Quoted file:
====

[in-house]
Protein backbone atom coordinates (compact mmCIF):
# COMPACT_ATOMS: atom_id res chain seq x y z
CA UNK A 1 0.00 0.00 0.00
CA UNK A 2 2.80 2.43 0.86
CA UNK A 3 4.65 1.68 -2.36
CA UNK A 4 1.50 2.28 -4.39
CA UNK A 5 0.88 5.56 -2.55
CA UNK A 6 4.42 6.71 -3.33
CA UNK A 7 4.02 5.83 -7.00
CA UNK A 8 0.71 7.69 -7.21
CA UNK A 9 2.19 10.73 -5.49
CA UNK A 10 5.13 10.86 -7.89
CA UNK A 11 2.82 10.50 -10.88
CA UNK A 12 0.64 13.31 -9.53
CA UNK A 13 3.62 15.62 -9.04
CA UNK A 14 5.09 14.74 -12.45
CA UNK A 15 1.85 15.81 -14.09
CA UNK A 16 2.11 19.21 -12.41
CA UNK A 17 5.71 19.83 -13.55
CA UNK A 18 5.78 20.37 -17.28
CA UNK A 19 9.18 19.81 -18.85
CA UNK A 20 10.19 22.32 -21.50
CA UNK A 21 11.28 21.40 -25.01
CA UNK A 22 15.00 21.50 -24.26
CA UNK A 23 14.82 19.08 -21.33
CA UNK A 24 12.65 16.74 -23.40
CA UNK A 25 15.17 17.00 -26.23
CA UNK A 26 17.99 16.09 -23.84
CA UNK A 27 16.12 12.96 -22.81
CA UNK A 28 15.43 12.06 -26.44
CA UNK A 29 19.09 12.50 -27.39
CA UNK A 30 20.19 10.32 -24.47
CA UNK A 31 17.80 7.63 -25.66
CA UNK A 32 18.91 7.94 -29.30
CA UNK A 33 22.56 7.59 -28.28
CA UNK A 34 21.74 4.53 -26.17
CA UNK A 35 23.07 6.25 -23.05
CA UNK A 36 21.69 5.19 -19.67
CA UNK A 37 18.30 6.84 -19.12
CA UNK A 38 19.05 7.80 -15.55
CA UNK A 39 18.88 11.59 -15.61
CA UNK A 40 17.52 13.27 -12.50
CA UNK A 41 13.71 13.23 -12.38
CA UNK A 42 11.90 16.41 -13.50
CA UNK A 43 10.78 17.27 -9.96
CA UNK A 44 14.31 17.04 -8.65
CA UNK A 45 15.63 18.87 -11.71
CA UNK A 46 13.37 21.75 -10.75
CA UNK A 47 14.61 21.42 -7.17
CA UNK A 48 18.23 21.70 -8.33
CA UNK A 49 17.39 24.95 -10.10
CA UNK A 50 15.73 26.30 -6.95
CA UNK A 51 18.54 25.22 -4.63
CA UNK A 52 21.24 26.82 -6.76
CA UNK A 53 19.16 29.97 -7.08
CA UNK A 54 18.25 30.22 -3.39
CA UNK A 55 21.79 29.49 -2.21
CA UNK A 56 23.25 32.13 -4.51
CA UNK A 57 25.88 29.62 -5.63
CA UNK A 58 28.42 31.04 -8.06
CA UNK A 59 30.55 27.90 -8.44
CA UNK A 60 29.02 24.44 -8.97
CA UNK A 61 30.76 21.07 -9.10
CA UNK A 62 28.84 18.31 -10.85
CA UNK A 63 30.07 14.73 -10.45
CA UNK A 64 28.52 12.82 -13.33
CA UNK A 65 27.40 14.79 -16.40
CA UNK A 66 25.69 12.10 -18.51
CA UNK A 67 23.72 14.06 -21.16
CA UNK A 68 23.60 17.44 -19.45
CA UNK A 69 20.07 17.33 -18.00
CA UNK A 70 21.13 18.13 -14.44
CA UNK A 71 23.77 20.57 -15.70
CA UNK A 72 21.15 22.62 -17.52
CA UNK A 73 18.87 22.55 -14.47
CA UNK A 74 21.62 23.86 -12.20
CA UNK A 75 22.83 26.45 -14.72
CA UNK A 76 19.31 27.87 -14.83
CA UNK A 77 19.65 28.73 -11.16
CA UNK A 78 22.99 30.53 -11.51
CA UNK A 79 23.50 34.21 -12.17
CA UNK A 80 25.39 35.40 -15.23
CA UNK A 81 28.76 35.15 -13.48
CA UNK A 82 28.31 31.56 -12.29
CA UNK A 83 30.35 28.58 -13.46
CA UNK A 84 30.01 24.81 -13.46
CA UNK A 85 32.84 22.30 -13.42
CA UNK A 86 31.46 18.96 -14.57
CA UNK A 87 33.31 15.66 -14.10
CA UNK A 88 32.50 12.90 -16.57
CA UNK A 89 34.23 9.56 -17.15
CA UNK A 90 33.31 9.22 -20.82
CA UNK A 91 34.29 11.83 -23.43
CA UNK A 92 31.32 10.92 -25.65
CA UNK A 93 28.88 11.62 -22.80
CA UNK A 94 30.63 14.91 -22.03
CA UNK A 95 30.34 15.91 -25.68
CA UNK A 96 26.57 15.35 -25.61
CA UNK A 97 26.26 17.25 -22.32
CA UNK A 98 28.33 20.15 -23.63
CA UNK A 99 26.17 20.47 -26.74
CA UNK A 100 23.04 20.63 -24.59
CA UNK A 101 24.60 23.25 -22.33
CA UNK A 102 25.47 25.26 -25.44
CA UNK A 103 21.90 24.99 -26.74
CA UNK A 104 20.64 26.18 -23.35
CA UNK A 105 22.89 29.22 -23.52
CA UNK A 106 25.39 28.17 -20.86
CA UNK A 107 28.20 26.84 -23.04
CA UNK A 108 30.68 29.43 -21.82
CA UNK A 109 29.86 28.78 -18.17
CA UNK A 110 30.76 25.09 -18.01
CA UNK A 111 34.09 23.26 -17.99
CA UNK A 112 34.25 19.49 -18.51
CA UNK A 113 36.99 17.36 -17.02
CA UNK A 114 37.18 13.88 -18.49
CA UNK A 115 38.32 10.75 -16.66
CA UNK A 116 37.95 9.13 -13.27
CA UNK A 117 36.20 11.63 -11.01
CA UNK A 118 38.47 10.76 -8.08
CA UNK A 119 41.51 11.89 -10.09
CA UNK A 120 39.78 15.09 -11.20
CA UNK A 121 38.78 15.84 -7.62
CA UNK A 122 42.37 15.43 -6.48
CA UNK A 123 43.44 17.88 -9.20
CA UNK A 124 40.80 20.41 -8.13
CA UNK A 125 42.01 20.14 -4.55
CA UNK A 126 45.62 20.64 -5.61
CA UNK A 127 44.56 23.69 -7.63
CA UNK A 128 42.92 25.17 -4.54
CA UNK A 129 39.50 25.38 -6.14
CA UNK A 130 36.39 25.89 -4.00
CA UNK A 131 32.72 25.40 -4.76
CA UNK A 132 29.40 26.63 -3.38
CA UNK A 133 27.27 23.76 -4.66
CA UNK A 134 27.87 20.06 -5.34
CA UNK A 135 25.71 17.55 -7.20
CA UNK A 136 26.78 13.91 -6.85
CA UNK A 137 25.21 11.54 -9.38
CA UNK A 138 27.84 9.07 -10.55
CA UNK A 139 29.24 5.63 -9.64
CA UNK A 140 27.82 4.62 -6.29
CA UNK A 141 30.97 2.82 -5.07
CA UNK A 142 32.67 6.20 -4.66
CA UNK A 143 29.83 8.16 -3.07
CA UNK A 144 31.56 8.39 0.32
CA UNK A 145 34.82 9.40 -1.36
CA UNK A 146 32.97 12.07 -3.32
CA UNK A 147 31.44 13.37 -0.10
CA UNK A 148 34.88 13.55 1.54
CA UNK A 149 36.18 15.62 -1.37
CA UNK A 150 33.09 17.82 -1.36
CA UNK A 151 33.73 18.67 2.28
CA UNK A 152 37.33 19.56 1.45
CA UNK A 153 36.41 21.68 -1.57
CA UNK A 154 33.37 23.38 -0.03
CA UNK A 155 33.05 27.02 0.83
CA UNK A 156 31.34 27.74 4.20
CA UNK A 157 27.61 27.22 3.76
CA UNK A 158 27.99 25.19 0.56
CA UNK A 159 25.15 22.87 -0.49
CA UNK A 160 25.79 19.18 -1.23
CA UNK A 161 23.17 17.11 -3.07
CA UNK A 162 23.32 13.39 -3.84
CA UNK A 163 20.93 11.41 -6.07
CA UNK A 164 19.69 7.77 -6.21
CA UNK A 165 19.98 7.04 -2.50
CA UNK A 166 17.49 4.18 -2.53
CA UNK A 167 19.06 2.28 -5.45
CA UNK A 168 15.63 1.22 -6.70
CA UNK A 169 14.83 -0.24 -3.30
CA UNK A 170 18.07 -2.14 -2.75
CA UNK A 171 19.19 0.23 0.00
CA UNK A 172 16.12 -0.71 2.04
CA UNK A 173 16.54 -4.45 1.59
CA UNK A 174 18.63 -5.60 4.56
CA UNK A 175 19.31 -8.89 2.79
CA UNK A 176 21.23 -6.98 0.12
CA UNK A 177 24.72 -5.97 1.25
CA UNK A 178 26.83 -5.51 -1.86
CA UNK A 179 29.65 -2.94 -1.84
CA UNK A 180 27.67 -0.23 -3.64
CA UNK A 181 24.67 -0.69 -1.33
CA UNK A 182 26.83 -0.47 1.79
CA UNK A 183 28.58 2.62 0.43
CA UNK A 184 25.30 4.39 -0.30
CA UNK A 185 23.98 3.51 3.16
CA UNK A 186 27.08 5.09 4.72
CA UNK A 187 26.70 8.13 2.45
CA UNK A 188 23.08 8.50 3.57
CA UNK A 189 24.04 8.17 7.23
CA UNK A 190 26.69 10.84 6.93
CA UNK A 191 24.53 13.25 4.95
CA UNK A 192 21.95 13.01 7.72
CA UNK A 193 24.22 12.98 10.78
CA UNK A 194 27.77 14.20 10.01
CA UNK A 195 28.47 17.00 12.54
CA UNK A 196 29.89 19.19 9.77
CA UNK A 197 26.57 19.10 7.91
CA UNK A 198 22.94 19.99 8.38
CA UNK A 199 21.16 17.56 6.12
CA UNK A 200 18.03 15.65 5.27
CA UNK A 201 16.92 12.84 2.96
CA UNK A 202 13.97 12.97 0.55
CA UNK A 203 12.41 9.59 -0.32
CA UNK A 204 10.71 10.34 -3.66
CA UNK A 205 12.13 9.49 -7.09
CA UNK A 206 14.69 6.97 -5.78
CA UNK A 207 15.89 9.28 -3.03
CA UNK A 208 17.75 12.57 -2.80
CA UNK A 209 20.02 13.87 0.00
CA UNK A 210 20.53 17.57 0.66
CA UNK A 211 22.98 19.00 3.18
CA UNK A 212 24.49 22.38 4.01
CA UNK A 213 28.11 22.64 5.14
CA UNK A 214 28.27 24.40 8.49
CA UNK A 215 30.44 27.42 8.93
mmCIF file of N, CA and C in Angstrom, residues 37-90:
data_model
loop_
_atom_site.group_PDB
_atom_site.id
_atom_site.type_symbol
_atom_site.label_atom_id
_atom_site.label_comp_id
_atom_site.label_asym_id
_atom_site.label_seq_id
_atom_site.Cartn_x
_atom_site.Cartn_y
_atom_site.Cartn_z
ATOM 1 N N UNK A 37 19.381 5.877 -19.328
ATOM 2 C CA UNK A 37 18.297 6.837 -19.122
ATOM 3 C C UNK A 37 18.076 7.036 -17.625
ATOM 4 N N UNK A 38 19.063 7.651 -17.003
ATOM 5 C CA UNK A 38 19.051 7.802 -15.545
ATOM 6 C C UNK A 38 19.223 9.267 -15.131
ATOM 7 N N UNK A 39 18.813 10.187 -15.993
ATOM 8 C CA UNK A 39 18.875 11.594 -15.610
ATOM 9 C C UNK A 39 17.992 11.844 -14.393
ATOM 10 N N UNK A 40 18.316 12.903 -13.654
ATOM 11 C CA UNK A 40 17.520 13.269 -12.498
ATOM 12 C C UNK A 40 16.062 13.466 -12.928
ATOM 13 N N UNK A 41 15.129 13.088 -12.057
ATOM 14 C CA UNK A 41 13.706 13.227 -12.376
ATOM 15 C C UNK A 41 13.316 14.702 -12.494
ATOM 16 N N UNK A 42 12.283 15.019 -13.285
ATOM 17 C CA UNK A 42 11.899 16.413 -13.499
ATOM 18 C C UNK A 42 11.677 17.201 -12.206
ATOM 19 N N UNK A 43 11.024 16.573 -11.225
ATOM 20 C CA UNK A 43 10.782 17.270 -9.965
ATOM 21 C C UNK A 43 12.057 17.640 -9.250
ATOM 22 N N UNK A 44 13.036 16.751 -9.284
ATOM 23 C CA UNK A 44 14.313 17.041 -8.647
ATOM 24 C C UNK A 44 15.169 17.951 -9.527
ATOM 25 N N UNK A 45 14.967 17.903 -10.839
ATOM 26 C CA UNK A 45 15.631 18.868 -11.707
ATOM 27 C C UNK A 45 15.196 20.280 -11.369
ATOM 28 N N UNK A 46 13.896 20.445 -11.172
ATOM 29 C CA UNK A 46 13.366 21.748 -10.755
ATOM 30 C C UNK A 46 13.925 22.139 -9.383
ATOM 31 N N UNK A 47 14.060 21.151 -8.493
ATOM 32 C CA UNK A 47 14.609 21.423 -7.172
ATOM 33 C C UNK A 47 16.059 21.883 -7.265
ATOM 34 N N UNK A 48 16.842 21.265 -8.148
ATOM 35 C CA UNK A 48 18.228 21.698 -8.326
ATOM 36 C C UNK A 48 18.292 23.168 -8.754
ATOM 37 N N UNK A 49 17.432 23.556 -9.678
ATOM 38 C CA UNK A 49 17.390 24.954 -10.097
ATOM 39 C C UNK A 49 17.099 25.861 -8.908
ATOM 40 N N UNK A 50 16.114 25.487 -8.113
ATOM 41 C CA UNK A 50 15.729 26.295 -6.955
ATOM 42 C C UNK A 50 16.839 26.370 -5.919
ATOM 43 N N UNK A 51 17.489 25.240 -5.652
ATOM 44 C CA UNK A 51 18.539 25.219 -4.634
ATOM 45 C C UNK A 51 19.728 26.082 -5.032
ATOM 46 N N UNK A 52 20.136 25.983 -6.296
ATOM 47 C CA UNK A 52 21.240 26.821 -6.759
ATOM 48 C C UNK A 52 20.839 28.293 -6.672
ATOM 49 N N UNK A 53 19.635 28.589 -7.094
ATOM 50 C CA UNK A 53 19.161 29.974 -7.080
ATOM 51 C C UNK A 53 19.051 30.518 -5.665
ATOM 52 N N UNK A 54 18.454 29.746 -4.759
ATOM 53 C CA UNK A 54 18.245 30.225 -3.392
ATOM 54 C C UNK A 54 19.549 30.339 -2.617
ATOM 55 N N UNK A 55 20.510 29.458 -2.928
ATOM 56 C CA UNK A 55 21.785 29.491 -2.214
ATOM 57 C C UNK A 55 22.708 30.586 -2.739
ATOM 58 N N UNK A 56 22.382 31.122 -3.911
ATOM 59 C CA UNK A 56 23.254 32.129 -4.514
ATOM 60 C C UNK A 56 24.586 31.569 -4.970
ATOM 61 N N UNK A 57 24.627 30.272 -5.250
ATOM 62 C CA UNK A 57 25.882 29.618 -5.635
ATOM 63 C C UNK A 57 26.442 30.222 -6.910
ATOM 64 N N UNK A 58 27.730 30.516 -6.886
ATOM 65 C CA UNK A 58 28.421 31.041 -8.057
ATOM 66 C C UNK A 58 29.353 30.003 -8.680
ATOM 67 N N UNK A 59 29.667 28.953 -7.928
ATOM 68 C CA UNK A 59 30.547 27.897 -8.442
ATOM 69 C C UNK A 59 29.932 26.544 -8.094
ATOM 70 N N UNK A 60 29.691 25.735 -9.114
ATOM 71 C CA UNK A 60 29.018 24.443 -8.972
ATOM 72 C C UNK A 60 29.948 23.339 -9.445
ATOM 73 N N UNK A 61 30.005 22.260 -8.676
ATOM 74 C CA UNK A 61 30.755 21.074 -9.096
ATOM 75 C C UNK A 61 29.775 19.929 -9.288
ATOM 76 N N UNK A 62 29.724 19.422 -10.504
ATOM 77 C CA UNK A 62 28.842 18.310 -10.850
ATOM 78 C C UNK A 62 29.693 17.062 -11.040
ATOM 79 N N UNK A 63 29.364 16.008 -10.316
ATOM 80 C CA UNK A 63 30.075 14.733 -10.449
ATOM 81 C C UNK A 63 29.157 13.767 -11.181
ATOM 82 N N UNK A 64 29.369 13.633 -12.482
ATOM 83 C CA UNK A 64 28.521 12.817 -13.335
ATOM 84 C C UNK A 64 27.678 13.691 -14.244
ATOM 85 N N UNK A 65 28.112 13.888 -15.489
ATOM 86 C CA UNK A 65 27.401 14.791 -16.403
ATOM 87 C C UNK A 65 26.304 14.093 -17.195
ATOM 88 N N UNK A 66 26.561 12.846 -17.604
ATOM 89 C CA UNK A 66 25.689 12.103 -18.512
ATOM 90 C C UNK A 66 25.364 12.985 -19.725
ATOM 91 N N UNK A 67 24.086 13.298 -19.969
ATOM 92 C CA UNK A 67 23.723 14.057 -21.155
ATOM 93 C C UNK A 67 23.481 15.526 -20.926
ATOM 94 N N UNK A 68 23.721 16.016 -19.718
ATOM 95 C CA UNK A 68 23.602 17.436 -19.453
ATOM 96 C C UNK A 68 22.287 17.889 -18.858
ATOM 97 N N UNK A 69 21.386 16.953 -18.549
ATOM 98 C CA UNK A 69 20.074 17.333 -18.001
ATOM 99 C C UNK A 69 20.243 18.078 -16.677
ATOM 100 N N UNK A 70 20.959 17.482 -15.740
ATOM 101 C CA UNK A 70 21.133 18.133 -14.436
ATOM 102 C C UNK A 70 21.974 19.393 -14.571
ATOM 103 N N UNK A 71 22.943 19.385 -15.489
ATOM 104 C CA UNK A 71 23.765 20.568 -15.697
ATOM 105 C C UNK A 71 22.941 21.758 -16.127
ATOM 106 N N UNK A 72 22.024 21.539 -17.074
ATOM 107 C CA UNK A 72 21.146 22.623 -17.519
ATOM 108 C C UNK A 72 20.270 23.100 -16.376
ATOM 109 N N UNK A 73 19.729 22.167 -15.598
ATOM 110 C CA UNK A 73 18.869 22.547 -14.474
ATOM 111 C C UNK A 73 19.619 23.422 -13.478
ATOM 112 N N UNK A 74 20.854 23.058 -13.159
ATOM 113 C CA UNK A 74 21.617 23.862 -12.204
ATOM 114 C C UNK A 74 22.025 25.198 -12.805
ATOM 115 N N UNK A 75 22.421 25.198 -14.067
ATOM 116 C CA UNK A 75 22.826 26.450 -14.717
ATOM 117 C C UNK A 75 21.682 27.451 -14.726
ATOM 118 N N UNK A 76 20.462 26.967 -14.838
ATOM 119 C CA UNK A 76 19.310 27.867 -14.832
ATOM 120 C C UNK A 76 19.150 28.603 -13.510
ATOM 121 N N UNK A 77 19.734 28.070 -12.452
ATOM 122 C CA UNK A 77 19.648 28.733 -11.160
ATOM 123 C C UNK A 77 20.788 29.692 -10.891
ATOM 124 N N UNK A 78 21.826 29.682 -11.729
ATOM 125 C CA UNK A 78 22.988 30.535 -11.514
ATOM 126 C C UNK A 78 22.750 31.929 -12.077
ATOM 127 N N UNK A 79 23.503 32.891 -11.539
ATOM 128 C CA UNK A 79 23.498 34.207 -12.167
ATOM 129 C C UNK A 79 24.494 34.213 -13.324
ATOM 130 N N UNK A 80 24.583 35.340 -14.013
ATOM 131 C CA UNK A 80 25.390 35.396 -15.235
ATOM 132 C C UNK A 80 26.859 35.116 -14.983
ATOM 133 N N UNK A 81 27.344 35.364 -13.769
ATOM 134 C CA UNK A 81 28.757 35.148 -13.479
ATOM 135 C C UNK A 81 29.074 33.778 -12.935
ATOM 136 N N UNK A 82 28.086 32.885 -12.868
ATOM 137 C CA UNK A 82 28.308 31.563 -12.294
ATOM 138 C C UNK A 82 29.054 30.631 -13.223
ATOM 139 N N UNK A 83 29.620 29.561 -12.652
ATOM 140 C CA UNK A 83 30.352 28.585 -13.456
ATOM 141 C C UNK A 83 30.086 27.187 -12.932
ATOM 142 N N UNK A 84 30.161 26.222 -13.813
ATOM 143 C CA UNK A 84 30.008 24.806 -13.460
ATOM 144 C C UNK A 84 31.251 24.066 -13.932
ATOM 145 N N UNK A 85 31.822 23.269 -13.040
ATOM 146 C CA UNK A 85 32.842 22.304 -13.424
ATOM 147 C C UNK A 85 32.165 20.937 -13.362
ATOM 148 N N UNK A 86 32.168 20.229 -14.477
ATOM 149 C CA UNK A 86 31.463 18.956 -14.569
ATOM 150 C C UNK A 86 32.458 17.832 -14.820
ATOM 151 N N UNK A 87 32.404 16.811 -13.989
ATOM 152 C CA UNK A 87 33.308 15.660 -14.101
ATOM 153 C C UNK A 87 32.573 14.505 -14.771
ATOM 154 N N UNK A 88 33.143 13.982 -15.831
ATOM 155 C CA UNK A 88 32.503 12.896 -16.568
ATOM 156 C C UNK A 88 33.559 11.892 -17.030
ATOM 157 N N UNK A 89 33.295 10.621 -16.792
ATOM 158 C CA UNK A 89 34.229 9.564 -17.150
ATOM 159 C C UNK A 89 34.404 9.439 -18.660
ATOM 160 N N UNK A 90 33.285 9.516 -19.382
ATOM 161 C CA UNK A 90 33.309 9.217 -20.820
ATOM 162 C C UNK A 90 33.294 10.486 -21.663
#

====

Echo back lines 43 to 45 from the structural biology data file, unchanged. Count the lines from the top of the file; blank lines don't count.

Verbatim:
CA UNK A 40 17.52 13.27 -12.50
CA UNK A 41 13.71 13.23 -12.38
CA UNK A 42 11.90 16.41 -13.50